The national trade group American Petroleum Institute is spreading that message through its “Energy for Progress,” a nationwide TV and digital ad campaign that promotes the oil and gas industry as important to the economy and helping address climate change.

The so-called “shale revolution,” propelled by advances in technology such as horizontal drilling and hydraulic fracturing, or fracking, have enabled companies to extract oil and gas from previously difficult to access sites, greatly expanding production. The U.S. has become the world’s leading oil and natural gas producer.

Record high production has kept natural gas prices low, which benefits consumers but not necessarily companies’ bottom lines. After years of investing big in shale companies, Wall Street is demanding that producers borrow less and generate more surplus cash.

Still, industry representatives don’t see gas wells drying up any time soon.

“The fact is, natural gas will continue to grow alongside renewables like solar and wind — which must have a resource with a fast-ramping capability like natural gas as a partner to ensure reliability — while bringing down total energy-related carbon emissions,” Lynn Granger, executive director of API Colorado, said in a statement.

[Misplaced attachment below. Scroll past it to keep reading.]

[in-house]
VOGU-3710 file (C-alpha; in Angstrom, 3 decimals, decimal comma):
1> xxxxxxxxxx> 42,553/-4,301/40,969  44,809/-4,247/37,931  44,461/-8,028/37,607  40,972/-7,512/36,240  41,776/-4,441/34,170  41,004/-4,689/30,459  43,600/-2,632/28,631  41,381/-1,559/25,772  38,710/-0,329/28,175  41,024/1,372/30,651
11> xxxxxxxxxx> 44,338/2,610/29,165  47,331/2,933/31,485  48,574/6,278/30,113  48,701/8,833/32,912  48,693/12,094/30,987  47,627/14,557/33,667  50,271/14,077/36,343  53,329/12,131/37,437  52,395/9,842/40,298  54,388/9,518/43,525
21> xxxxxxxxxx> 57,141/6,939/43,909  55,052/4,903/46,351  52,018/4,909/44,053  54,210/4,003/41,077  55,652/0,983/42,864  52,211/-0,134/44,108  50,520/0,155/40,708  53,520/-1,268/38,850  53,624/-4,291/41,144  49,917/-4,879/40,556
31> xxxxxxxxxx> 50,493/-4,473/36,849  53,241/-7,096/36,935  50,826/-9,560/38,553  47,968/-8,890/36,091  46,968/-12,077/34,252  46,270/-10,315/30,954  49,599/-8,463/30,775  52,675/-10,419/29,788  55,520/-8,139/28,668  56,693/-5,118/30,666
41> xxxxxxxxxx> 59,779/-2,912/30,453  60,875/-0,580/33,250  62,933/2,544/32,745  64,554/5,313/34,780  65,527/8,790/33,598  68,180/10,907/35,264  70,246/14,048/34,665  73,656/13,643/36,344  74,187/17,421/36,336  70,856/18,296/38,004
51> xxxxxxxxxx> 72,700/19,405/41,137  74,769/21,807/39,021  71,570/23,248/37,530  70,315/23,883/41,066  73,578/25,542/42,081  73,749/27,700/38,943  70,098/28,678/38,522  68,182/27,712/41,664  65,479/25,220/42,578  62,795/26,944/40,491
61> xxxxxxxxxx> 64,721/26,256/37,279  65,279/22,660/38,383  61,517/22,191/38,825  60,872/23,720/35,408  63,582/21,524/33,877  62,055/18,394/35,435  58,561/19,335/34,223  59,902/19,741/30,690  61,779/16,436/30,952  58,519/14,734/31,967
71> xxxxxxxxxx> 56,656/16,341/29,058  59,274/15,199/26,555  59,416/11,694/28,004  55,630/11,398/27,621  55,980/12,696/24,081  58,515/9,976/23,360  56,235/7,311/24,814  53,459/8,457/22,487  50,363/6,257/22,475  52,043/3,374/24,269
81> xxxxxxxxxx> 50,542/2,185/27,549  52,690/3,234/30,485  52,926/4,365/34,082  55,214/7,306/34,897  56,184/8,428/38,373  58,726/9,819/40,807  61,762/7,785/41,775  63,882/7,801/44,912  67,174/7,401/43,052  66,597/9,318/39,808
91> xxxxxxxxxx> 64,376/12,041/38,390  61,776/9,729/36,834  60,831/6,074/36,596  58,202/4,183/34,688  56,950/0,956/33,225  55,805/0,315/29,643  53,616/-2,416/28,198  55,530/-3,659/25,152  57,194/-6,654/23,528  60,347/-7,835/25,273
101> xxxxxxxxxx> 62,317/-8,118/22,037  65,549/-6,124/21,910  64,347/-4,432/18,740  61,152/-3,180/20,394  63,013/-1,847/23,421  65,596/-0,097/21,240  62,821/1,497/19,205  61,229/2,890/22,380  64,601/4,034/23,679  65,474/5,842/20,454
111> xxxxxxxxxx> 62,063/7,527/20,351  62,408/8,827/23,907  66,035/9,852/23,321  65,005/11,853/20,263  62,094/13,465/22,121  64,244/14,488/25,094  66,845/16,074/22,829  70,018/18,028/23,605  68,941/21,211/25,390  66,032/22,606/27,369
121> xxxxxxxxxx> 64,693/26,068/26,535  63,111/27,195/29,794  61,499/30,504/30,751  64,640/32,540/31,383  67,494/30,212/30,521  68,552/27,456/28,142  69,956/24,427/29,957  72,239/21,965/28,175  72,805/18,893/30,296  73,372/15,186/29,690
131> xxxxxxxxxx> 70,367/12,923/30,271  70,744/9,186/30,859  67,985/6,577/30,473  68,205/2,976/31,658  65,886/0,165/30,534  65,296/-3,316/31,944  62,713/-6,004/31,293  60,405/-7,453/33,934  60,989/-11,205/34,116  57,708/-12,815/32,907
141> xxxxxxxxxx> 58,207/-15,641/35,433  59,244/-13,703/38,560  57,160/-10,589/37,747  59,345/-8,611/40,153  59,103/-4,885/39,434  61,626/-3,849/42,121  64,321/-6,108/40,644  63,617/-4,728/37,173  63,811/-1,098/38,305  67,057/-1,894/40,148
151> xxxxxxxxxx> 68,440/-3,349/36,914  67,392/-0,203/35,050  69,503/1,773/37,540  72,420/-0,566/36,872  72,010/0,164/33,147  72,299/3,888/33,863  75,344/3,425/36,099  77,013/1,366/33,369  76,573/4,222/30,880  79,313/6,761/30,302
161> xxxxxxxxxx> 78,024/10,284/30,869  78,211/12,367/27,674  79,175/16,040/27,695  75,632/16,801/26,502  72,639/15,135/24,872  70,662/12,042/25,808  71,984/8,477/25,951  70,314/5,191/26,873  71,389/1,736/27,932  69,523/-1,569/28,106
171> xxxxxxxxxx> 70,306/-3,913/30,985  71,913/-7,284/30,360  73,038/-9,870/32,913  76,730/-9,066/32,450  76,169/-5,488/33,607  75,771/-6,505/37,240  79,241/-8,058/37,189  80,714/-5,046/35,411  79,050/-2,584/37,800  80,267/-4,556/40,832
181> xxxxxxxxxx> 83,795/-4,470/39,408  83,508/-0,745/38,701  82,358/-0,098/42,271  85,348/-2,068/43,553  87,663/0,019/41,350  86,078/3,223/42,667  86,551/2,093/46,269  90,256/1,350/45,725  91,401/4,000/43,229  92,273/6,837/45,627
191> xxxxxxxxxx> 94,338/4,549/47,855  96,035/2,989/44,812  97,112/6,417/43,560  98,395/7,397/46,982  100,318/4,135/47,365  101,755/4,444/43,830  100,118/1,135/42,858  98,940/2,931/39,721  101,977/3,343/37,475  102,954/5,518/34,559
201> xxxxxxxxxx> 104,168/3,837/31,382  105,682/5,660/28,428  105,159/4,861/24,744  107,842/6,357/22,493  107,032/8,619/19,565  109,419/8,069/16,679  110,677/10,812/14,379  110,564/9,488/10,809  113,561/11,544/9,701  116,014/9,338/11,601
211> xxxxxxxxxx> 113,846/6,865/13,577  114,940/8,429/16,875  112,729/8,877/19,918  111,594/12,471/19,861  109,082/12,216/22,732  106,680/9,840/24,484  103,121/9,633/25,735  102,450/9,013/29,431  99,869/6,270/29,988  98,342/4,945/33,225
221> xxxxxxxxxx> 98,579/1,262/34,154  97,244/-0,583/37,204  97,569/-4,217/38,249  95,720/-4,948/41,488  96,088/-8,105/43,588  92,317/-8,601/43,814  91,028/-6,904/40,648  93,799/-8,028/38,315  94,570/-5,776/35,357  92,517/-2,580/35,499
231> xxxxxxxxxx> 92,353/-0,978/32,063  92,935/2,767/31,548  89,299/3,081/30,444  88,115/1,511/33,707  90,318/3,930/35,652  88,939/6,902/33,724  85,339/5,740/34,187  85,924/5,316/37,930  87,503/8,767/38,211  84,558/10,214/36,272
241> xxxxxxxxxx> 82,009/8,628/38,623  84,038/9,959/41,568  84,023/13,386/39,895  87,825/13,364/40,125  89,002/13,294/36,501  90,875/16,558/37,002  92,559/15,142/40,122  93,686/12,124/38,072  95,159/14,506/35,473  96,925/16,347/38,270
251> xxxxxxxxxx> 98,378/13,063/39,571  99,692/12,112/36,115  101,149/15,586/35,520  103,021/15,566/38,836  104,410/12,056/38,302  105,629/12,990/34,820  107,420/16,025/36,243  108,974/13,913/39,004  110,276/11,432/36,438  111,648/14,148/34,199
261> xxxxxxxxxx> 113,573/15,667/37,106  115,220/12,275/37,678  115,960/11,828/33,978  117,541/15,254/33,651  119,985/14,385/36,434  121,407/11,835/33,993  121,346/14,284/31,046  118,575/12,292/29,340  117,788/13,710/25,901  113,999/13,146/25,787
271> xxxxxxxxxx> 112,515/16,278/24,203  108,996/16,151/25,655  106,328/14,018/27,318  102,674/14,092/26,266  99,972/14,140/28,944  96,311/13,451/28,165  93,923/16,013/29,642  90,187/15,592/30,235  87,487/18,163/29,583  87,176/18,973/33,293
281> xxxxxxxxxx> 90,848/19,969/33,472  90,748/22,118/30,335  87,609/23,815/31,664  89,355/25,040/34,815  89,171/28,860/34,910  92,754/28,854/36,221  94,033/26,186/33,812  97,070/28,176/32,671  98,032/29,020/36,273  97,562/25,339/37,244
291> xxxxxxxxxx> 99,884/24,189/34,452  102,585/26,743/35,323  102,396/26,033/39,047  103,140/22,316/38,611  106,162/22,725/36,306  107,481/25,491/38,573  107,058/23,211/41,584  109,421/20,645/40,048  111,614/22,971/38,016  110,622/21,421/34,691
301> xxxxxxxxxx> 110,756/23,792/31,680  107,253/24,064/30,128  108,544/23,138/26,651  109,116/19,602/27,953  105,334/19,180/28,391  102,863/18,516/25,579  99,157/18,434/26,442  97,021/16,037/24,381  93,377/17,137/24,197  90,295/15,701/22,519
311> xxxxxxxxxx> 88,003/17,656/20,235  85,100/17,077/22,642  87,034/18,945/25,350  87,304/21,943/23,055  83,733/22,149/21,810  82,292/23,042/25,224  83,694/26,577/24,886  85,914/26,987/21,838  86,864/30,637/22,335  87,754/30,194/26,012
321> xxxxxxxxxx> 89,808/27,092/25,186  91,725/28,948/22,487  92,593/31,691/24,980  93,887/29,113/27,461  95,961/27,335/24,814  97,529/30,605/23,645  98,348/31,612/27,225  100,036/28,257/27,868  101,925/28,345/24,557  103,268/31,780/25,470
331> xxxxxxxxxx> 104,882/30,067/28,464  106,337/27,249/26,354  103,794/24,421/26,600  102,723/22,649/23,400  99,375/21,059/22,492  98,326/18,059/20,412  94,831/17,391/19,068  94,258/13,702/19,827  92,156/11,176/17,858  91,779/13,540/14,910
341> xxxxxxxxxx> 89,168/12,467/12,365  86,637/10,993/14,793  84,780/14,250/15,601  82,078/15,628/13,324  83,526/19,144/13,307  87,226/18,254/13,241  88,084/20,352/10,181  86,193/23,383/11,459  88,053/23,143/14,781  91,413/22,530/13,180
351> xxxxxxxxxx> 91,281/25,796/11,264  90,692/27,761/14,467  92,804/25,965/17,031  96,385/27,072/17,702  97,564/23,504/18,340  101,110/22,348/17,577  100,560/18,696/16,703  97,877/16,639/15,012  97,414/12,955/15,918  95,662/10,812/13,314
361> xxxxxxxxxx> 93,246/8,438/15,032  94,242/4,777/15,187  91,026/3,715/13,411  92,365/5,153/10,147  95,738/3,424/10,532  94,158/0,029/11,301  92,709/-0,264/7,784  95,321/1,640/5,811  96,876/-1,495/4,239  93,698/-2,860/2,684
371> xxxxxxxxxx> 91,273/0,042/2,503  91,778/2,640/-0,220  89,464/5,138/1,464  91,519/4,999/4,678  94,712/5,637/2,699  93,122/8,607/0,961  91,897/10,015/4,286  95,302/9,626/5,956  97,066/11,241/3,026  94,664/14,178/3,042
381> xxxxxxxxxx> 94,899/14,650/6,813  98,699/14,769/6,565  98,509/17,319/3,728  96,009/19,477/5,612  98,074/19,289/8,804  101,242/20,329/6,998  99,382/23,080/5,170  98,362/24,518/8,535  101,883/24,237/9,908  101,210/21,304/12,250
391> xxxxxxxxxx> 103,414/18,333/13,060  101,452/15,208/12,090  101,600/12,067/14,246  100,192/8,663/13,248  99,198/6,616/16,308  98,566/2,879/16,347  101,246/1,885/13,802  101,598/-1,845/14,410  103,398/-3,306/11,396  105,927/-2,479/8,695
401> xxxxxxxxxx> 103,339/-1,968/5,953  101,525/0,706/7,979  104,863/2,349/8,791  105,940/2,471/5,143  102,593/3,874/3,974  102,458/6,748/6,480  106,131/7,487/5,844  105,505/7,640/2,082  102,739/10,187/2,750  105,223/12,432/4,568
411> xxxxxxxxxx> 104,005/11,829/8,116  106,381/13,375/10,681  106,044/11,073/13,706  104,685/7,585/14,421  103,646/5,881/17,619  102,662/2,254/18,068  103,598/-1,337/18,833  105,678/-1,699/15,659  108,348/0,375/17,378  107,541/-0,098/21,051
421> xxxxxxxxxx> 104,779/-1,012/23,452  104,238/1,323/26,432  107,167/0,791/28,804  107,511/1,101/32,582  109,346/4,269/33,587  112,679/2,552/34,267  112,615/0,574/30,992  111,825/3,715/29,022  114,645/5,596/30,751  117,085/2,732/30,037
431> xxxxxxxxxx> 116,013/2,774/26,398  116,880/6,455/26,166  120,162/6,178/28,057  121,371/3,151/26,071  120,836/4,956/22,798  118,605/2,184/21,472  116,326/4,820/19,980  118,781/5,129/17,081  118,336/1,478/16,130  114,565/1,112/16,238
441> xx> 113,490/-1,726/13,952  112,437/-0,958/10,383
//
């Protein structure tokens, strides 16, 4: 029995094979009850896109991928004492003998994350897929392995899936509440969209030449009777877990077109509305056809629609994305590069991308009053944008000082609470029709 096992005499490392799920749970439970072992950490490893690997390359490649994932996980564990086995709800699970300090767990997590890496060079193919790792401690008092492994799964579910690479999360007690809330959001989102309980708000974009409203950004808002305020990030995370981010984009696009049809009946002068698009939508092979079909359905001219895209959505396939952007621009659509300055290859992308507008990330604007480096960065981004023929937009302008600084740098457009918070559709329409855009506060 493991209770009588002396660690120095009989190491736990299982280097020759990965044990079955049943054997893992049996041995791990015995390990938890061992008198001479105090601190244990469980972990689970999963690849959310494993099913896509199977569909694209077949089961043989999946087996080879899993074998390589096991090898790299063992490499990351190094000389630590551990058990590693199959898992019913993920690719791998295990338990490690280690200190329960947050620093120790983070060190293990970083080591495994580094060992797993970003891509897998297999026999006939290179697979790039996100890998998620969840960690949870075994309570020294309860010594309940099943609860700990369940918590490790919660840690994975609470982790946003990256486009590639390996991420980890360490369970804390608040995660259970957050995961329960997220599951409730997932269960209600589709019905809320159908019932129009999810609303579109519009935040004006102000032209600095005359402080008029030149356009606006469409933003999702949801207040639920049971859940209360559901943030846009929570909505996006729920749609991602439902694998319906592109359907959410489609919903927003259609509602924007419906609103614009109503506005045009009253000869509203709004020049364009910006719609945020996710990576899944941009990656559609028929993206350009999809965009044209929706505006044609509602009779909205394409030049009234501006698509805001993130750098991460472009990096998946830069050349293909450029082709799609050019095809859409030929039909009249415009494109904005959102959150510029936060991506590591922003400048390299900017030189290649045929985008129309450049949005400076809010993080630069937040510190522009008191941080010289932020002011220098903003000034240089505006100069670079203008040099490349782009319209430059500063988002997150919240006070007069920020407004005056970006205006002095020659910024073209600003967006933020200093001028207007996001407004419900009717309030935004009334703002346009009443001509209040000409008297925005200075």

The Rhodium Group, an independent research group, said after rising in 2018 preliminary data indicate emissions fell by 2.1% in 2019. It credits the switch from coal to natural gas and renewables for a majority of the drop.

However, if the U.S. is to reduce overall emissions by 2.8% to 3.2% annually, what’s needed to meet the Paris Agreement targets for avoiding the worst of climate change, it “will require a significant change in federal policy—and pretty soon,” the Rhodium Group said.